Adolescents Often Get 'Red Flag' Drugs for First Episode of Mental Illness

By Anne Harding

October 01, 2020

NEW YORK (Reuters Health) - The care adolescents receive for a first episode of mental illness varies widely across the U.S., and many are prescribed "red flag" drugs, according to new findings.

Overall, nearly 30% did not receive follow-up treatment in the three months after their initial episode, and more than 45% were prescribed benzodiazepines, tricyclic antidepressants (TCAs) or another medication not approved by the U.S. Food and Drug Administration (FDA) for first-line treatment of mental illness in children, Dr. Janet Currie and Dr. Emily Cuddy of Princeton University found.

The FDA has approved two selective serotonin-reuptake inhibitors (SSRIs) for children with depression, fluoxetine and escitalopram, the authors note in the Proceedings of the National Academy of Sciences. One TCA and six atypical antipsychotics are FDA-approved for obsessive compulsive disorder (OCD) in children, and several SSRIs are approved for OCD and anxiety in kids.

The American Psychiatric Association recommends fluoxetine as an initial treatment for depression in adolescents. The American Academy of Child and Adolescent Psychiatry states that selective serotonin-reuptake inhibitors (SSRIs) are well tolerated in adolescents, and recommends against benzodiazepines for anxiety in children as they have not been shown to be effective and can lead to dependence.

To investigate variations in care for a first episode of mental illness, Dr. Currie and Dr. Cuddy looked at claims data on more than 2.2 million children covered by Blue Cross Blue Shield, 202,066 of whom had one or more mental-illness-related claims (9.2%). Children were 12, on average, when they had their first mental-illness claim, while 88.7% were between 10 and 14 years old.

Most children received therapy alone as an initial treatment (42.2%), 29.4% received no treatment, 22.5% were prescribed drugs only, and 5.9% were prescribed drugs and received therapy.

Among the patients who were prescribed medication, 55.2% got a non-red flag drug, 14.7% were prescribed benzodiazepines, 13.1% were prescribed more than one red-flag drug, 12.7% received a drug not approved by the FDA for adolescents, and 4.3% were prescribed a TCA.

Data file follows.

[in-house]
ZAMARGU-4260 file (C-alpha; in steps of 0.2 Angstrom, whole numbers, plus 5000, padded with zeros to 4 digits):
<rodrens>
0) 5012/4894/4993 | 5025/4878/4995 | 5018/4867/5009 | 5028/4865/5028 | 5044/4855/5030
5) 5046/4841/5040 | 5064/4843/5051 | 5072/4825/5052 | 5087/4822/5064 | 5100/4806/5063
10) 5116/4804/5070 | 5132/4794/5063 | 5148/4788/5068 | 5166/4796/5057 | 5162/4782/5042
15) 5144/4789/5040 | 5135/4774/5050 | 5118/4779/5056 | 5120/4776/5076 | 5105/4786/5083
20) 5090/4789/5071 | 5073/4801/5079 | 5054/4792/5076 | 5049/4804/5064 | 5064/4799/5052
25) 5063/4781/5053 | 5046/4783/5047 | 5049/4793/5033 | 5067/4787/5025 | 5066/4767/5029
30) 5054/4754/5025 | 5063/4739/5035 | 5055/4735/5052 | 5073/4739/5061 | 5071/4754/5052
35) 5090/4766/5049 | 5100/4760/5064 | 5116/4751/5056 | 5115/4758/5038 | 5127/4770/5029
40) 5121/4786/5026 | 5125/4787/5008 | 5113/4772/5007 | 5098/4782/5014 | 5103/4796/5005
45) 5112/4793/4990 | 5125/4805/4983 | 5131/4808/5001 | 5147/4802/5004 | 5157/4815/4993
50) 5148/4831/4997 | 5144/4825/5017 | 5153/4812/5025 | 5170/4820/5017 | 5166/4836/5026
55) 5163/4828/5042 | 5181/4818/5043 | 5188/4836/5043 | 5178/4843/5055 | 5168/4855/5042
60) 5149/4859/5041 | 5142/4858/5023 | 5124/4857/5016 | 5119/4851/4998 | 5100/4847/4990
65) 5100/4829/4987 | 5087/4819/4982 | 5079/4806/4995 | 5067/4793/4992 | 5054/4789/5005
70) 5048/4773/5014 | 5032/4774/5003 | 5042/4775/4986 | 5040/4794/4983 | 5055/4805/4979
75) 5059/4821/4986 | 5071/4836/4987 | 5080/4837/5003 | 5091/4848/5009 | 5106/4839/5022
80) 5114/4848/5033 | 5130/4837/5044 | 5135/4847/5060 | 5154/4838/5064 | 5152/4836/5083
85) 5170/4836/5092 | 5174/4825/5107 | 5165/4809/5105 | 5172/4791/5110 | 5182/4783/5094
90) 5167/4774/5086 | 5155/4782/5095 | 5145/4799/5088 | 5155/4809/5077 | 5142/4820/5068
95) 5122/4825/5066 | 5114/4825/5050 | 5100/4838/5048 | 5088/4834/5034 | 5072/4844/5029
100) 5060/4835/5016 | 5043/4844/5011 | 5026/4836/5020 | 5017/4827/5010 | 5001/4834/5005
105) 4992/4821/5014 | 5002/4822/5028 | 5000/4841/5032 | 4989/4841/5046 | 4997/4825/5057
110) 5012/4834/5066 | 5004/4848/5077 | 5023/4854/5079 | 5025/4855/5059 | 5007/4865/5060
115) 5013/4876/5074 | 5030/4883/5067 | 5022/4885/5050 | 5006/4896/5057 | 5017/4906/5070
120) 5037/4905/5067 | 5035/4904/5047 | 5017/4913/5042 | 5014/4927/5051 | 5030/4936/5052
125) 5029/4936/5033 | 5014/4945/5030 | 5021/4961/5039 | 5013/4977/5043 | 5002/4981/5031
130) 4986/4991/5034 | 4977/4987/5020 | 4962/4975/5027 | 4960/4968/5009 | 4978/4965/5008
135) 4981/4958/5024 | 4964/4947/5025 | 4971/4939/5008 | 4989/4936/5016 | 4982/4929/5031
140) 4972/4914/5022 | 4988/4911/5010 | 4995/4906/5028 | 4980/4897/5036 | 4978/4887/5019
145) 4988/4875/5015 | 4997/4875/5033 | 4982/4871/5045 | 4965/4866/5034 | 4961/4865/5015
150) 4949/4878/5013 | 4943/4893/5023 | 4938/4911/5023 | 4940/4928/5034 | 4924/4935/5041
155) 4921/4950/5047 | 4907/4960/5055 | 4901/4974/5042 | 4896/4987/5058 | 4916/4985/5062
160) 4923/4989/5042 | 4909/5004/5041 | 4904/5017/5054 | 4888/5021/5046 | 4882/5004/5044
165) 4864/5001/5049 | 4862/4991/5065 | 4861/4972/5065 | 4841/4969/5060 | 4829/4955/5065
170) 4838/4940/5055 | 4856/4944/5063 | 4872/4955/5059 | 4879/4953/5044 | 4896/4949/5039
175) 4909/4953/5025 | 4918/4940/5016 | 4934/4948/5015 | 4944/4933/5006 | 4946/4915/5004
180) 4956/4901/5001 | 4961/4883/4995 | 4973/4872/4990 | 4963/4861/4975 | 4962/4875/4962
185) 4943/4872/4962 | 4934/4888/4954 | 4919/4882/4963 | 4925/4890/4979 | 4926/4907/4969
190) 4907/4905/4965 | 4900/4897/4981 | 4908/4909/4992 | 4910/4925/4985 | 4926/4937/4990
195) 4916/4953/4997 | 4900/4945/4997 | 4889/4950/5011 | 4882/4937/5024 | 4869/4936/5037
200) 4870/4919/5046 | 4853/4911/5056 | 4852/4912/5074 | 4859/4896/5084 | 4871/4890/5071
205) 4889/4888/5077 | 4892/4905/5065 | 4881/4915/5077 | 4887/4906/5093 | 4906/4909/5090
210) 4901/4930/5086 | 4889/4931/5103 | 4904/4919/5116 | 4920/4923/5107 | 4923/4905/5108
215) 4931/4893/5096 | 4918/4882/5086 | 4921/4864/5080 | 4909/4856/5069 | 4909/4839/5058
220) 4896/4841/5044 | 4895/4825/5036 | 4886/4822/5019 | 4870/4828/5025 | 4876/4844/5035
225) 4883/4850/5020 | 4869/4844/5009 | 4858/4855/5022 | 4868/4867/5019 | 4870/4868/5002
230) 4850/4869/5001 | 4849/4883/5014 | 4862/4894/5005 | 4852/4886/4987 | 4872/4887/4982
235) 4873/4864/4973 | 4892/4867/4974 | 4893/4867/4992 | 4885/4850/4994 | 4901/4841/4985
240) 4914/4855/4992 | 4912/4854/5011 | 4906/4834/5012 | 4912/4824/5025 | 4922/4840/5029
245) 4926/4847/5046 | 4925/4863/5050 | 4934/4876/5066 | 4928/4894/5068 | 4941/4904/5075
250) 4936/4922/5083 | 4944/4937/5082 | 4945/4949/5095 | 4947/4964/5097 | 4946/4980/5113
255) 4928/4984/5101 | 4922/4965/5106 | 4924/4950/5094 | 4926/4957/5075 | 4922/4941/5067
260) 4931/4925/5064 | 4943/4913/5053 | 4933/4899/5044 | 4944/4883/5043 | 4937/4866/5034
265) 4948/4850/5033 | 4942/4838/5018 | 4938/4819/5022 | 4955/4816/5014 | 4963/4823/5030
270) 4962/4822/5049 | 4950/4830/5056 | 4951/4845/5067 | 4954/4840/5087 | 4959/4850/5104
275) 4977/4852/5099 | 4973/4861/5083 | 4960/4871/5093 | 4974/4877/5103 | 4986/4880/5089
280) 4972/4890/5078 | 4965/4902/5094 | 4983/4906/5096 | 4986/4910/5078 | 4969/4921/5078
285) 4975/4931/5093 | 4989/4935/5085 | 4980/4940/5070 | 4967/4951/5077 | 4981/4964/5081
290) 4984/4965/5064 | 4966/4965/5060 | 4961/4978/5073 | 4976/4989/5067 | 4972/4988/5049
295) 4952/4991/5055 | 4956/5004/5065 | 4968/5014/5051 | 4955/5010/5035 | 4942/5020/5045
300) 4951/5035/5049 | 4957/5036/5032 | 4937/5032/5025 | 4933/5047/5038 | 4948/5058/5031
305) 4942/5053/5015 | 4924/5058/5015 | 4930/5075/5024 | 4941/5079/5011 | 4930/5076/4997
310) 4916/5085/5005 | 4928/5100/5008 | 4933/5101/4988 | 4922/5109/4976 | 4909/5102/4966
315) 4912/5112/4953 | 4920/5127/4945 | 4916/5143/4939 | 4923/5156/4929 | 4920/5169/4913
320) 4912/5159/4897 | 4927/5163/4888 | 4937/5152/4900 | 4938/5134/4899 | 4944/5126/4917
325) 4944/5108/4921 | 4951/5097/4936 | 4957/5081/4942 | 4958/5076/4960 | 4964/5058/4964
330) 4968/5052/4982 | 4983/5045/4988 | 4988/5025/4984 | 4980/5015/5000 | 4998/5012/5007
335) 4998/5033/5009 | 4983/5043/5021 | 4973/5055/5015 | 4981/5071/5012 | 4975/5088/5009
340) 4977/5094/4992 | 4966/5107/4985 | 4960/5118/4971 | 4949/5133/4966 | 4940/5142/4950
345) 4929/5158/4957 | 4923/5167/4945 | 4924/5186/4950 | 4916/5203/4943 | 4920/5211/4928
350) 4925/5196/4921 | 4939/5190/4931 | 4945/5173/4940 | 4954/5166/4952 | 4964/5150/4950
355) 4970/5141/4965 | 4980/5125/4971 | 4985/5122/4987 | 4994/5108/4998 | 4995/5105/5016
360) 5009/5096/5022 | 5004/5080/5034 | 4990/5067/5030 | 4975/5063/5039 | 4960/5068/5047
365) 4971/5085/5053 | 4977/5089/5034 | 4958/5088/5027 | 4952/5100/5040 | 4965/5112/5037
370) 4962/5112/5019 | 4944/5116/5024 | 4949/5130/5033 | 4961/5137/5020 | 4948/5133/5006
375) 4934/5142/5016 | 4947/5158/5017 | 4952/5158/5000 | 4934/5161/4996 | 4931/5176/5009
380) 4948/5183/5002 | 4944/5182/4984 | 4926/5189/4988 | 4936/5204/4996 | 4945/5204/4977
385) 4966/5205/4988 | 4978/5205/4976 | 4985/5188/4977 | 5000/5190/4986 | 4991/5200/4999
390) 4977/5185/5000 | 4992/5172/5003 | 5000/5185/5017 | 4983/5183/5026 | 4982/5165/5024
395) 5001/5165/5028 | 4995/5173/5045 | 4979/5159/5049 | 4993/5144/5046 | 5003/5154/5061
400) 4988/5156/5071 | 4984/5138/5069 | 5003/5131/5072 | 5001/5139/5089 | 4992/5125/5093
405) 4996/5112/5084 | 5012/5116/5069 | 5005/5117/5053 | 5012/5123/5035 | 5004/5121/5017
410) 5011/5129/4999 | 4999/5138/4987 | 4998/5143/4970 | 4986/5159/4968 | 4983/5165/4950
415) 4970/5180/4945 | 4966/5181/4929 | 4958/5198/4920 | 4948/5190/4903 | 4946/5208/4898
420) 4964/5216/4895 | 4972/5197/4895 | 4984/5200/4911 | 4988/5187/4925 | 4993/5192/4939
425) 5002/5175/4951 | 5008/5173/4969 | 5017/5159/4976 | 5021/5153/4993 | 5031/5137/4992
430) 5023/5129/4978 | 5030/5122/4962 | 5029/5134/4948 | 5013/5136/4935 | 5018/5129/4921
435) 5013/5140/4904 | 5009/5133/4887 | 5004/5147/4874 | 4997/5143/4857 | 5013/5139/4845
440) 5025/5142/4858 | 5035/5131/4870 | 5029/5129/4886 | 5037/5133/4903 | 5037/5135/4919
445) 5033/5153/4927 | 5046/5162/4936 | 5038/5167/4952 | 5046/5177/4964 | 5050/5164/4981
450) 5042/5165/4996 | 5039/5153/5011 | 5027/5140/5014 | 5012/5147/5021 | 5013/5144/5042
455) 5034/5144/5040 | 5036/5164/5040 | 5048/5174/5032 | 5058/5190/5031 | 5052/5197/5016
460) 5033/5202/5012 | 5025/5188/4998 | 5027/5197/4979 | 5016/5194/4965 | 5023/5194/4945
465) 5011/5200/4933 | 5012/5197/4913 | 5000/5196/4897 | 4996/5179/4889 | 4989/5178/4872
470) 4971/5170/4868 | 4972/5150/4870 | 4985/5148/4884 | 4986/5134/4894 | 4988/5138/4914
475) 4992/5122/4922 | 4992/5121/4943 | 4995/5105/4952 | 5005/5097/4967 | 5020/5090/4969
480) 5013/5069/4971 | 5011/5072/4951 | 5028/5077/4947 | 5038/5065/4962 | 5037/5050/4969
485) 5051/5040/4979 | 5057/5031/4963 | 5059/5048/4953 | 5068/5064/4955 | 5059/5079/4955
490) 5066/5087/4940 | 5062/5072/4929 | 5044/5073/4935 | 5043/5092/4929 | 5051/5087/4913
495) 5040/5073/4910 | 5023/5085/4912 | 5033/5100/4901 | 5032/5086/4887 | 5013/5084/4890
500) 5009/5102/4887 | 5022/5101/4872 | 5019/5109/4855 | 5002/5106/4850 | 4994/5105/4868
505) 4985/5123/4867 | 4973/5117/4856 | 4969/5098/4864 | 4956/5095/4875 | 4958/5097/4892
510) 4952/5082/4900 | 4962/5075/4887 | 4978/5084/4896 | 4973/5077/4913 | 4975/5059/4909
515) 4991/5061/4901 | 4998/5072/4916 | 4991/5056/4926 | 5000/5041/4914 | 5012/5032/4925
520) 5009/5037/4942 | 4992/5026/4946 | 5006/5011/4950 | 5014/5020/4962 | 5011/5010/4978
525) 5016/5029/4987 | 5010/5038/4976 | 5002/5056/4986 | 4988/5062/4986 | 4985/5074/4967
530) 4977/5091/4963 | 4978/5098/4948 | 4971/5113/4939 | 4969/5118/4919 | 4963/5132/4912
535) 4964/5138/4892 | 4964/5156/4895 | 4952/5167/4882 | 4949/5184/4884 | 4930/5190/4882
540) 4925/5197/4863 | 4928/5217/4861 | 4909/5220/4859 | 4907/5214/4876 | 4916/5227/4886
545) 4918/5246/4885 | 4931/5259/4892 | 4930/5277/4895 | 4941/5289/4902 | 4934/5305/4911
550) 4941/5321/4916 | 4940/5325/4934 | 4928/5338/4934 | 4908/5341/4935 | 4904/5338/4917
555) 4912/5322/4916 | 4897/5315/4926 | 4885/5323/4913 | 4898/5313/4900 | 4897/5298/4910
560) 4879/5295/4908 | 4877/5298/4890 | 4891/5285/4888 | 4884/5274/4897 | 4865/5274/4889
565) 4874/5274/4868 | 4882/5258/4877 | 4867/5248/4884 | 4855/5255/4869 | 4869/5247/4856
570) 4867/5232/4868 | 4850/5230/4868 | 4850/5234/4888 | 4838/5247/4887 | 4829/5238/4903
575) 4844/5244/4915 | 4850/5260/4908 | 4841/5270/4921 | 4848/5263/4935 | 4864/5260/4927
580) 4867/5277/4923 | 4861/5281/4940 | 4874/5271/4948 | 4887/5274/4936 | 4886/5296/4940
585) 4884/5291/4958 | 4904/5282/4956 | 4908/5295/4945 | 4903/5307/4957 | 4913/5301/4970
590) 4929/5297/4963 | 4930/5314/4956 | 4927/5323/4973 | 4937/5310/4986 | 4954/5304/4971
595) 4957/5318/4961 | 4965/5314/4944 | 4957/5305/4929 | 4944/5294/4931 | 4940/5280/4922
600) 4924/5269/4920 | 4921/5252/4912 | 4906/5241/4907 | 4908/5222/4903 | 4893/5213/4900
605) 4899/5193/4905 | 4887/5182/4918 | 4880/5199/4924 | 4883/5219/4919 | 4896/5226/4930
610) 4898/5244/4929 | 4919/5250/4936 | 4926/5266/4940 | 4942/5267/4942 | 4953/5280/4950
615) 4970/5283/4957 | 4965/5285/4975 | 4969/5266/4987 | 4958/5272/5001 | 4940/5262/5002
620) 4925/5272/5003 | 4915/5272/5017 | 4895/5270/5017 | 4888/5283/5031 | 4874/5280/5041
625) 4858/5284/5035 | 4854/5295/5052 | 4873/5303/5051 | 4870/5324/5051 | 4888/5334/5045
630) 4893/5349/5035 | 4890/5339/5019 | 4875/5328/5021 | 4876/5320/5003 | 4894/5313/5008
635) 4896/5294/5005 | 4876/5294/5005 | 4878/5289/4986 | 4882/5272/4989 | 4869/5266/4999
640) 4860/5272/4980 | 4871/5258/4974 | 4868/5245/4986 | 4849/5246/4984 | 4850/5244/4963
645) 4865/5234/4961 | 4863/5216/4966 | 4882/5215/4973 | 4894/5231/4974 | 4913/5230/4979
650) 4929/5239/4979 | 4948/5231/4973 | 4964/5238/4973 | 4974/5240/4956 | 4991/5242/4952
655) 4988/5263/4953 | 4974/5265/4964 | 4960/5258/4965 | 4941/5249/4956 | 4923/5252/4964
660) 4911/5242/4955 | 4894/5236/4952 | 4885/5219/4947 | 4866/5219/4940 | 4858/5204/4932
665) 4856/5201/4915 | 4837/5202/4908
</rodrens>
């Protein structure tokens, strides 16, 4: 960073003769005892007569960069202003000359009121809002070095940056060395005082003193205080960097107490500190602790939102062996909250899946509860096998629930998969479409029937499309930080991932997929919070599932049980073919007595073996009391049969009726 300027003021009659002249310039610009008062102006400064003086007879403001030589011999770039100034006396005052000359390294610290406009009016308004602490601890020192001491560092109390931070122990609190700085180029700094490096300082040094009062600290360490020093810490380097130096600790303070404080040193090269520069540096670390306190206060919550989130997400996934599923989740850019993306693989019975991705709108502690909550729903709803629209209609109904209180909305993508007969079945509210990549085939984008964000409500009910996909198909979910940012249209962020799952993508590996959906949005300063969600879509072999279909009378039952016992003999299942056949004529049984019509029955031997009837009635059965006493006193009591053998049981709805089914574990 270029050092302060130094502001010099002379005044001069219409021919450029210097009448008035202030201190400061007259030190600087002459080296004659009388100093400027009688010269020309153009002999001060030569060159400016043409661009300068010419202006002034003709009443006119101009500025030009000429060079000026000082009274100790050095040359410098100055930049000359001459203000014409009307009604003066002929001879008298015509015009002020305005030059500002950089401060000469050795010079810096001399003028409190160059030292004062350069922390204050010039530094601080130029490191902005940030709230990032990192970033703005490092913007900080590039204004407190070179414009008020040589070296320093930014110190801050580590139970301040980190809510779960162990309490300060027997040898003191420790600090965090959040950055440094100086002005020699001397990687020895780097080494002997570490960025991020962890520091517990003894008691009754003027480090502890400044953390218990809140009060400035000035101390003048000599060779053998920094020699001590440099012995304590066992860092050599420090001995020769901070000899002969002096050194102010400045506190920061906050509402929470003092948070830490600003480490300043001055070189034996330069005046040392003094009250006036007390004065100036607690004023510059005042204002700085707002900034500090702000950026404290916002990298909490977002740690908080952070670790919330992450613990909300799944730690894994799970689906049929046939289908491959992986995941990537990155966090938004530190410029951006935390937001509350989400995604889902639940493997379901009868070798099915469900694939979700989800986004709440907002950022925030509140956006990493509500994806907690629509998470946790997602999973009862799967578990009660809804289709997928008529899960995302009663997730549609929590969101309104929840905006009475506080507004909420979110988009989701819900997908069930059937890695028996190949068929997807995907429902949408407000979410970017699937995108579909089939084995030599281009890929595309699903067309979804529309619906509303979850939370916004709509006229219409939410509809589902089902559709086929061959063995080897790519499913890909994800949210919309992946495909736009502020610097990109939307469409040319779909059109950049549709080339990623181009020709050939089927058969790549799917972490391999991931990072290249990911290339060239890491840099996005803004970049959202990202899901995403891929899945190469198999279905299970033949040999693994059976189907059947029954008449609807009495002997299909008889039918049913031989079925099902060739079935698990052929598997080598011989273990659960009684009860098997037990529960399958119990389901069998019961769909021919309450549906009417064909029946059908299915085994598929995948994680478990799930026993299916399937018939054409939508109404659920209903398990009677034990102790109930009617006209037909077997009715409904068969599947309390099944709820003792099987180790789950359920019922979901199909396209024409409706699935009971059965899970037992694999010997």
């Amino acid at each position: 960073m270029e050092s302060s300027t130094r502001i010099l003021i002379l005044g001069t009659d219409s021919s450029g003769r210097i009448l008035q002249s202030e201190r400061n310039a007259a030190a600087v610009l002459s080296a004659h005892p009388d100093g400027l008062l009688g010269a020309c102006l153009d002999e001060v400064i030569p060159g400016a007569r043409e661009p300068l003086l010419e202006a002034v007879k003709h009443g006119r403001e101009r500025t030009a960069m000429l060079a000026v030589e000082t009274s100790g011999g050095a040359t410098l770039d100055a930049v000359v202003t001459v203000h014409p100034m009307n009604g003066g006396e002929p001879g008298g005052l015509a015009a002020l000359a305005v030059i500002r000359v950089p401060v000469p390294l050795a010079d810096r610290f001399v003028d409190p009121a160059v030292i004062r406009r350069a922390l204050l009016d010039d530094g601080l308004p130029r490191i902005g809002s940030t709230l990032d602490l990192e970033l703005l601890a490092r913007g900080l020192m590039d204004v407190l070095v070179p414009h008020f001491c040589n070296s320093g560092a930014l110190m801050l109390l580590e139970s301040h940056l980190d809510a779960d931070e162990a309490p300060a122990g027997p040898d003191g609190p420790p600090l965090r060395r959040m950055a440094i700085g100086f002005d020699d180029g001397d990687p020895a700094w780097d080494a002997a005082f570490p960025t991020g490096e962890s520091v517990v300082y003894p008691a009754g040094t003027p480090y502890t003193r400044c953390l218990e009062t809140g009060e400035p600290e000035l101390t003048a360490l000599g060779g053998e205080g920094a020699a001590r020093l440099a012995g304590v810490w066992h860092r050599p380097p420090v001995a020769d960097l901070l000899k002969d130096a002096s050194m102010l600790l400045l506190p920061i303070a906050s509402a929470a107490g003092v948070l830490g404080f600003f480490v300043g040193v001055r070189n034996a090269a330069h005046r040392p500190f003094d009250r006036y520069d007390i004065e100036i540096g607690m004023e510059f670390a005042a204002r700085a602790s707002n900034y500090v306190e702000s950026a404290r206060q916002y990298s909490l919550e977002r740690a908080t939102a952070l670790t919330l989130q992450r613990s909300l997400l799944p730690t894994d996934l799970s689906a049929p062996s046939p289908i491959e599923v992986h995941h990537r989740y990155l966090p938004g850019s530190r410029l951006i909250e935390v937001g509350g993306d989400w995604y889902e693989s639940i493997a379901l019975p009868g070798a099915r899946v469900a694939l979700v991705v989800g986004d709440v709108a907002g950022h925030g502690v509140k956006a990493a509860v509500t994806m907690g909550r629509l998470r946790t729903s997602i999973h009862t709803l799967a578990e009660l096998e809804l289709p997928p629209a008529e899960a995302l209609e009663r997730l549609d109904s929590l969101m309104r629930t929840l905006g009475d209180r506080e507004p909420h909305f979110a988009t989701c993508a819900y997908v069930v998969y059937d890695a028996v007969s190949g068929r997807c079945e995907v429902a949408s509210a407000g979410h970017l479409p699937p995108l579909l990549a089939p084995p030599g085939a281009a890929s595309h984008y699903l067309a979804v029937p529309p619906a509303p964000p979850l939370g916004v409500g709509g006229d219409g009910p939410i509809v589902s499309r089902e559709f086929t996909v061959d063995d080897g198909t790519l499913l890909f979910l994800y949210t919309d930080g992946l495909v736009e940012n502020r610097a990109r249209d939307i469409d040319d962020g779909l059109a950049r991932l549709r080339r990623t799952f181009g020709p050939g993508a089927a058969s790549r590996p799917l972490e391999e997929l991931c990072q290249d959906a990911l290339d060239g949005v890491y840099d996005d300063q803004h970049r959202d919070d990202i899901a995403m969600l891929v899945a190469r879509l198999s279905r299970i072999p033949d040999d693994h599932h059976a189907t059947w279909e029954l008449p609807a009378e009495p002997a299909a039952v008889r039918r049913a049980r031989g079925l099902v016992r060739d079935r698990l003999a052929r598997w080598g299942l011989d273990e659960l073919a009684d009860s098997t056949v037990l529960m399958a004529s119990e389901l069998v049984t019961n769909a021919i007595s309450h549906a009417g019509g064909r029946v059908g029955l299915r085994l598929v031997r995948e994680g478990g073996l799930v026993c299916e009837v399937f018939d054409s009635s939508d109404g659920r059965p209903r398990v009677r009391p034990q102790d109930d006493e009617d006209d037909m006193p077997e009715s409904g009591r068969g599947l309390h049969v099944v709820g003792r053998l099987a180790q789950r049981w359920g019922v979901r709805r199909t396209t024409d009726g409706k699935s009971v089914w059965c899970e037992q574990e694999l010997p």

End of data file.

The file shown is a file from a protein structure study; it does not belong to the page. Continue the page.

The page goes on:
Girls were significantly more likely to receive drug therapy, and were more likely to be prescribed a red-flag drug.

While nearly 90% of children received follow-up care within three months of their initial episode in the best-performing zip codes, just half received follow-up care in the worst-performing areas.

The percentage of children receiving only therapy ranged from 17% to 62%, while the percentage of those who received therapy and medication ranged from 0% to 17%. The percentage receiving only drug treatment ranged from 0 to 45%, and the percentage receiving red-flag drug treatment ranged from 0 to 100%.

Some investigators have suggested that geographic variations in care are related to the number of practitioners in a given region, the authors note. While the supply of mental-health practitioners played a role in the type of care patients received, it explained "relatively little" of the treatment variation they observed.

"There is evidence that many doctors tend to prescribe the same treatments for a wide variety of patients," Dr. Currie said. "In this case, doctors who have had success with these drugs in older patients (including perhaps older patients who previously tried selective serotonin-reuptake inhibitors but weren't helped) believe that they will be equally successful with young, medication-naive patients."

She added: "Since we are using claims data, we don't have a lot of detail about the health condition of any particular patient. So, we could never say, 'this individual patient should have received an SSRI instead of benzodiazepines. But since we know that adolescent medication-naive patients should only rarely be treated with benzodiazepines, the fact that we see a lot of this type of prescribing indicates that there is a problem that merits investigation. So large-scale data analyses can be a useful complement to clinical studies by highlighting where improvements are needed."

SOURCE: Proceedings of the National Academy of Sciences, online September 21, 2020.